A Surprising Creative Awakening: The Power of Example

A Surprising Creative Awakening: The Power of Example

This week’s inspiration comes from the handiwork of a new friend from a women’s group I joined a few years ago. Recently the group invited me to speak about my book, Rethinking Possible, for their upcoming kickoff meeting. In addition, they asked me if I could come up with a craft idea that might complement my talk. I was at a bit of a loss, but thankfully, Kim, my new friend and the group’s craft connoisseur extraordinaire, offered her help.

I immediately thought of my decorative mirrors, a charming but time-consuming craft that my dear friend, Beth, had taught me years earlier. Using broken dishes, odd pieces of costume jewelry, and special trinkets and family memorabilia, Beth taught me how to glue and layer each piece around a mirror to create a unique family heirloom.

I found the process especially therapeutic while writing my memoir about adapting to life after significant loss. Both in word and deed, I was pulling together broken pieces and precious memories into a lasting work of art. One process seemed to fuel the other.

Mirrors honoring my daughter’s engagement and my son’s childhood and wrestling career.

But how could that lengthy, labor-intensive project be adapted to fit within our two-hour meeting? I knew I’d be speaking about forty-five minutes. Could my mirror project be reduced to an hour-long craft for dozens of people in a group setting?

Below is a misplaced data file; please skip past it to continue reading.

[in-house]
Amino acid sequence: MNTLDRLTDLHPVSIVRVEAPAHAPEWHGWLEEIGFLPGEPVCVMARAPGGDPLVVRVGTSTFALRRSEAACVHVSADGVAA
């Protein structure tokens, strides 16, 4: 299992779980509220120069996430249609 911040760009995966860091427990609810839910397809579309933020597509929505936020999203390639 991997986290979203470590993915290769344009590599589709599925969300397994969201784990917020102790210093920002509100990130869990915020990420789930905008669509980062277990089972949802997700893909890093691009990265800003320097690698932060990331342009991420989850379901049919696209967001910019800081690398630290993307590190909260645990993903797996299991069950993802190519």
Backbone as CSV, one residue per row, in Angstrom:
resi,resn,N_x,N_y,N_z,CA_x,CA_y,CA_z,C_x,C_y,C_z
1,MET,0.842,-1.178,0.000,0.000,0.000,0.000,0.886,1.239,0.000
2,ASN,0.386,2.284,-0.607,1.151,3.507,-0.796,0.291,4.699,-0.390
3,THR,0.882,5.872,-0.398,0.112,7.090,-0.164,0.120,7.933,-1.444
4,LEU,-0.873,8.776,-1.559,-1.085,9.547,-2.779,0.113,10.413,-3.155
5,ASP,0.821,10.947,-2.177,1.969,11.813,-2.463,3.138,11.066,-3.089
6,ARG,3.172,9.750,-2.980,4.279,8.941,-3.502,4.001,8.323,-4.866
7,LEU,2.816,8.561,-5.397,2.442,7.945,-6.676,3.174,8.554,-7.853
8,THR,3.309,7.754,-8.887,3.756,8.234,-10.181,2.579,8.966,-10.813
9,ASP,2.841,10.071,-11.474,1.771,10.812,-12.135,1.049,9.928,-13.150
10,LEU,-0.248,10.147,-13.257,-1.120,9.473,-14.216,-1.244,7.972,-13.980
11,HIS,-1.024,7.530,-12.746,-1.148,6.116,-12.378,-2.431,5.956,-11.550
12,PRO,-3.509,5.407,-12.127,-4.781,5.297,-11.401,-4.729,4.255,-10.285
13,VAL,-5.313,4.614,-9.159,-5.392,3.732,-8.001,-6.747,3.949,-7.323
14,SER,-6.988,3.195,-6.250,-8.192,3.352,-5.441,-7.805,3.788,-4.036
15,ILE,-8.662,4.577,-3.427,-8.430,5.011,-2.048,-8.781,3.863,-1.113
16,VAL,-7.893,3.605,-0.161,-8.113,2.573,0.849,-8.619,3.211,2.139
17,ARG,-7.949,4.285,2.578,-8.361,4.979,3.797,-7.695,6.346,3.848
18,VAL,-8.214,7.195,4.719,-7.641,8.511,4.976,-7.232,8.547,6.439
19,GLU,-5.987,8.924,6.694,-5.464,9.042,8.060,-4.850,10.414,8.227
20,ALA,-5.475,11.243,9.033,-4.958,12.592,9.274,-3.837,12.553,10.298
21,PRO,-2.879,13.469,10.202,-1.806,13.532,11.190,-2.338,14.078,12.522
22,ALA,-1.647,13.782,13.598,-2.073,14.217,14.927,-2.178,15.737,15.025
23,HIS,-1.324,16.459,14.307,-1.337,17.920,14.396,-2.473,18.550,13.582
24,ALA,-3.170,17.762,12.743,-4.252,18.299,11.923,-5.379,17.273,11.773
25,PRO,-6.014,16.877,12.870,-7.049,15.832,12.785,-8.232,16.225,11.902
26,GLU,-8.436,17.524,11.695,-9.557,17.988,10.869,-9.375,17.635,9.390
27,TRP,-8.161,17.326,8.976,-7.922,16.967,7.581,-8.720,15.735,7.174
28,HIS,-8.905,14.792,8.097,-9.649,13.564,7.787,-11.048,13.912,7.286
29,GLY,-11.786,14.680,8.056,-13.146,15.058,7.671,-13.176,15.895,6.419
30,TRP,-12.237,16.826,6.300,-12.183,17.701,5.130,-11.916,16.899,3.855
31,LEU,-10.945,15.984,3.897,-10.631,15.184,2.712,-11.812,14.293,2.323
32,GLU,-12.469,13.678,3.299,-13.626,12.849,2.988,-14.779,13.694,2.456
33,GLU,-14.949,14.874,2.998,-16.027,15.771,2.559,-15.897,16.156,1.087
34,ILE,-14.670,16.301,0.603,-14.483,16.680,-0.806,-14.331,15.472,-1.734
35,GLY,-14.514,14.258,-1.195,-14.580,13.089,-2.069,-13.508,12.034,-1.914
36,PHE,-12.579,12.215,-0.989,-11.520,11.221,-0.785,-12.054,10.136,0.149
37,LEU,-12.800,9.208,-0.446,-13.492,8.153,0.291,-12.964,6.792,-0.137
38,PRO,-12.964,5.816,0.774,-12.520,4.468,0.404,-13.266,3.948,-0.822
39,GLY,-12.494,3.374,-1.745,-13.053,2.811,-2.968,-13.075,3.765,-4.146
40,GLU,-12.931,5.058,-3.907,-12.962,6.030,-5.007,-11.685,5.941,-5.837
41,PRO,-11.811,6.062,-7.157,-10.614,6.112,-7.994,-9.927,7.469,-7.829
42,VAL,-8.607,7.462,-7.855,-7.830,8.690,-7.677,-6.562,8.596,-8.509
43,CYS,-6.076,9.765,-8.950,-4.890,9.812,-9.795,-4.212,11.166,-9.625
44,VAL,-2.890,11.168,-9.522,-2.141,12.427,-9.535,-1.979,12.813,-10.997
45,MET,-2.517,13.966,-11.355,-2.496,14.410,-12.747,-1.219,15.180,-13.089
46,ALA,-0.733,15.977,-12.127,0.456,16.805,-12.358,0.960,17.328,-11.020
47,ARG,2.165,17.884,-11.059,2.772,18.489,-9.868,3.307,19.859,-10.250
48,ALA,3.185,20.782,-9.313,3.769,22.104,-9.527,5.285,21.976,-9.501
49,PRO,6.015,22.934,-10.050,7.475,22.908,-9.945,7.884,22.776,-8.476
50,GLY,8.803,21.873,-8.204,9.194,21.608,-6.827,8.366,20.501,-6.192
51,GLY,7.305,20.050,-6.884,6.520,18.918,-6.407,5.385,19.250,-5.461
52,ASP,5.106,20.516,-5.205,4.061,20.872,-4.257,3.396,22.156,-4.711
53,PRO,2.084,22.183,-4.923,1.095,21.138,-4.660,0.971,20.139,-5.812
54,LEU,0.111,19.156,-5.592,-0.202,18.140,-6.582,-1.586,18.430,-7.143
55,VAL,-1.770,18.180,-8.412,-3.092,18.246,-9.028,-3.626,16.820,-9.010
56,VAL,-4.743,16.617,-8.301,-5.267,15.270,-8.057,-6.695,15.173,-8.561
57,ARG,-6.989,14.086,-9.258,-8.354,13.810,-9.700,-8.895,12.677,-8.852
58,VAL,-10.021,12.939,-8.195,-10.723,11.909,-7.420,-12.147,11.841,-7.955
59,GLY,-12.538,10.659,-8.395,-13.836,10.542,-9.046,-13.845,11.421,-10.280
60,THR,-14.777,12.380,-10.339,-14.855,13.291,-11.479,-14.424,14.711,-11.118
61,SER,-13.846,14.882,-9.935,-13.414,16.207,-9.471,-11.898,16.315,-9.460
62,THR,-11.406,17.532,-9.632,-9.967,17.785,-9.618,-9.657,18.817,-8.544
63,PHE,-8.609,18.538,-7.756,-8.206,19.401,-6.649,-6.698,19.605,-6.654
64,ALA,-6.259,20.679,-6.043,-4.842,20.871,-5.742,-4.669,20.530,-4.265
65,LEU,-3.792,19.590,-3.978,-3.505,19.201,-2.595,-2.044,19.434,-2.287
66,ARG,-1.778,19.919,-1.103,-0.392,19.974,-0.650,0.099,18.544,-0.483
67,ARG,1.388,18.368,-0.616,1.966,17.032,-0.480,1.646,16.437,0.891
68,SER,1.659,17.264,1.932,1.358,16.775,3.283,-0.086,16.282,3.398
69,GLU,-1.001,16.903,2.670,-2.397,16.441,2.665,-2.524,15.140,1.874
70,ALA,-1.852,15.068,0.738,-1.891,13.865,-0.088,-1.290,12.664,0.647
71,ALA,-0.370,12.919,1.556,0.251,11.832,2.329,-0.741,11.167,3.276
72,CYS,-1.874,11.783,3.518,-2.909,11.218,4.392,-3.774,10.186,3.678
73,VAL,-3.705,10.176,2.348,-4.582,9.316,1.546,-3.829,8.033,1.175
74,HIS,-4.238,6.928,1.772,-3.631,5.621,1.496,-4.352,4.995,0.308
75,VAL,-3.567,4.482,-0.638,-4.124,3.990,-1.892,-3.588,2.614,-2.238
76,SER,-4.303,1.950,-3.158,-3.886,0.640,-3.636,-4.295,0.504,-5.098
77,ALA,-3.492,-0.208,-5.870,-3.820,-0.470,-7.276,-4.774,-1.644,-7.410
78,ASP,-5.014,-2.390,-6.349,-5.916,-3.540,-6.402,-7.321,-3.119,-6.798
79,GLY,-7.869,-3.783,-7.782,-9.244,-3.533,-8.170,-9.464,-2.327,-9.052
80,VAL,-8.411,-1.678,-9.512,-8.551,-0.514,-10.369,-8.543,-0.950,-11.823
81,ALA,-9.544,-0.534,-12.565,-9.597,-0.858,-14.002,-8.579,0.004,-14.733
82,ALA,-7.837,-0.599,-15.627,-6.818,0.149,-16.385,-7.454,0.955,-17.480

I had no idea.

But Kim wanted to give it a try, so I arranged a meeting of the minds, the masterminds. Beth and Kim joined me in my basement’s now-dormant “mirror workshop” and the creative exchange of decades of experience began. I listened and watched the pros discuss the techniques and considerations, but still couldn’t fathom how my mirror craft could be made simple enough for dozens to complete in an hour.

“It’s doable,” Kim said simply after some study and reflection. “I’ll make a sample.”

And she did.

When I saw her samples this week, I was both stunned and inspired! She’d taken the concept, minimized it, simplified it, and offered three versions! Each was done in less than an hour.

I could not only see it, I could envision myself doing it. What seemed unimaginable became real and possible because of the examples Kim made.

I cannot wait to learn her techniques next week at our kick-off meeting. Who knows? It may be time to “rethink the possibilities” of my mirror workshop!

It is the supreme art of the teacher to awaken joy in creative expression and knowledge.
—Albert Einstein

Yes! Thank you, teachers Kim and Beth, for your willingness to share your expertise to create an inspiring example of blending the broken and the beloved into a beautiful work of art.

How about you? Has an example ever sparked or renewed a creative pursuit? Tell me about it. I’d love to know.

My best – always,

Becky  (Neehah! Note the new name!)

P.S. So honored to be asked to spend time with this fine group of women!

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